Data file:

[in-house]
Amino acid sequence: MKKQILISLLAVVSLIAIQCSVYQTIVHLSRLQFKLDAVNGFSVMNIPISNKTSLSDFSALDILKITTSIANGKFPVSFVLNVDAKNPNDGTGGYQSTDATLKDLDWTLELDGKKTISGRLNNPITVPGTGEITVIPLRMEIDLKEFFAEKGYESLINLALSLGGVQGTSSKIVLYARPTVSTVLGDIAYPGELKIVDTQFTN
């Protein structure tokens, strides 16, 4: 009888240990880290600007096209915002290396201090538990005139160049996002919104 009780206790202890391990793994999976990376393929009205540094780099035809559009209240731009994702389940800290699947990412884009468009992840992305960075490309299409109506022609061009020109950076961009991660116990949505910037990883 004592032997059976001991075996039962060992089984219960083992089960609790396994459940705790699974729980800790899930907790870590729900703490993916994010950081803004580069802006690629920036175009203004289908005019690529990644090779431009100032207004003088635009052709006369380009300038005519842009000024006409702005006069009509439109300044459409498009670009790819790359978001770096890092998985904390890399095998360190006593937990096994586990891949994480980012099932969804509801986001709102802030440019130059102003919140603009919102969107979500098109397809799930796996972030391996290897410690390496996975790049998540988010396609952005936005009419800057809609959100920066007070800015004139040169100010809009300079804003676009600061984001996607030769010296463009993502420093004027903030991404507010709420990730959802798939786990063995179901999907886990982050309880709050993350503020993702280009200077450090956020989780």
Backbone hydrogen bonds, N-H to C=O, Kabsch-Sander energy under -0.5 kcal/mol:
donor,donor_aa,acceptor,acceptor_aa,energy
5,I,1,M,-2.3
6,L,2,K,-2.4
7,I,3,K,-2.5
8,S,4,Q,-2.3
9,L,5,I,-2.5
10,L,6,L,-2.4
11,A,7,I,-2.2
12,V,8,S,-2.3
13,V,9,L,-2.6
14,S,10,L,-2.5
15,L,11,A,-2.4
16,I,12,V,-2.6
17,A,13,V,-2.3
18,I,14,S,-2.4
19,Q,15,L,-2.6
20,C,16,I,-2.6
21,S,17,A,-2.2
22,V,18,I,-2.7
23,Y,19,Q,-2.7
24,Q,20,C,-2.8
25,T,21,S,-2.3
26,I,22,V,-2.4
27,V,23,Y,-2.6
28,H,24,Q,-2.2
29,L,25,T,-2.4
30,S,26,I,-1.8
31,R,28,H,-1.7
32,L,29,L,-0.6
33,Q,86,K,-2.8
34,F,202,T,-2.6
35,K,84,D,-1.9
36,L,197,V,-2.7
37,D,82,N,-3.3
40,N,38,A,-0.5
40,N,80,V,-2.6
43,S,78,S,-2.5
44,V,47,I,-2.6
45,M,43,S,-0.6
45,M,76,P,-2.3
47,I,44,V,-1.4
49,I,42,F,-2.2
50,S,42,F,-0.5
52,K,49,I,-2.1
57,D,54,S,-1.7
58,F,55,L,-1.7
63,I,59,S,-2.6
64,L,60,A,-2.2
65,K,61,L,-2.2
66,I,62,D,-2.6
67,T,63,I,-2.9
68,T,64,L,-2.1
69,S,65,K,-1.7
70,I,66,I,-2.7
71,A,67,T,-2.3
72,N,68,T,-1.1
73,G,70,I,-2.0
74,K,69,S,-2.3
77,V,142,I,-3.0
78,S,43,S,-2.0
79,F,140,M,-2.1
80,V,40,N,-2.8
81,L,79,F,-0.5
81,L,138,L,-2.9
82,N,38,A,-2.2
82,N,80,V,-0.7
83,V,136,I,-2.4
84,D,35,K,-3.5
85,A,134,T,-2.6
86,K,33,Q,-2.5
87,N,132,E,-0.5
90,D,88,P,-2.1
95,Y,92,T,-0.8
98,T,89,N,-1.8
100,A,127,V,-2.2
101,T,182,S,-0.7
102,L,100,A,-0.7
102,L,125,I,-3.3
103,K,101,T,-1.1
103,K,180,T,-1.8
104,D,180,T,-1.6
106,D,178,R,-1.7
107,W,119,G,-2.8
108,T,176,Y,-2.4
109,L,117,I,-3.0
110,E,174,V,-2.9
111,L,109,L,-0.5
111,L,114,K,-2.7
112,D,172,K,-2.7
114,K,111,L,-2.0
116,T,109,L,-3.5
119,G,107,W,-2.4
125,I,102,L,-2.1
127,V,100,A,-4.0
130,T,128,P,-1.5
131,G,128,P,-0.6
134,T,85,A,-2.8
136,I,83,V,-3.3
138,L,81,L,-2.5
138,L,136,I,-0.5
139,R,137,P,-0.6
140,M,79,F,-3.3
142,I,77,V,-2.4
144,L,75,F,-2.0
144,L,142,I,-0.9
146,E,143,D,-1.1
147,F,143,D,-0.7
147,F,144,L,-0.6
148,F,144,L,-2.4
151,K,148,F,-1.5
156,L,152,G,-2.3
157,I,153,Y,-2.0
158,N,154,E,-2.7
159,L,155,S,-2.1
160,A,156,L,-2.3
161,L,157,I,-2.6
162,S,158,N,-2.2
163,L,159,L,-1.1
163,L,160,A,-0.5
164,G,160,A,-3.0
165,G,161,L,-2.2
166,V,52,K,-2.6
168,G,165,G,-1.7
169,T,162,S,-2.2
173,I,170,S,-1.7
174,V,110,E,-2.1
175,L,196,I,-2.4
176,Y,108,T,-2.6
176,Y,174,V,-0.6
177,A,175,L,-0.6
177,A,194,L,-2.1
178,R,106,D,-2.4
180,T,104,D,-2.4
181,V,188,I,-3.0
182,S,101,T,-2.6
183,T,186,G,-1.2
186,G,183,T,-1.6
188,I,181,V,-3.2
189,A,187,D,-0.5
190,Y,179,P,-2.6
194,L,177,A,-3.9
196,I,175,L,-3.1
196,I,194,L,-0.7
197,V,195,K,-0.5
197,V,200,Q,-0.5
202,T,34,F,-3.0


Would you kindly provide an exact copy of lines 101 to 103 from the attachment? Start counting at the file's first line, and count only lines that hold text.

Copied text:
134,T,85,A,-2.8
136,I,83,V,-3.3
138,L,81,L,-2.5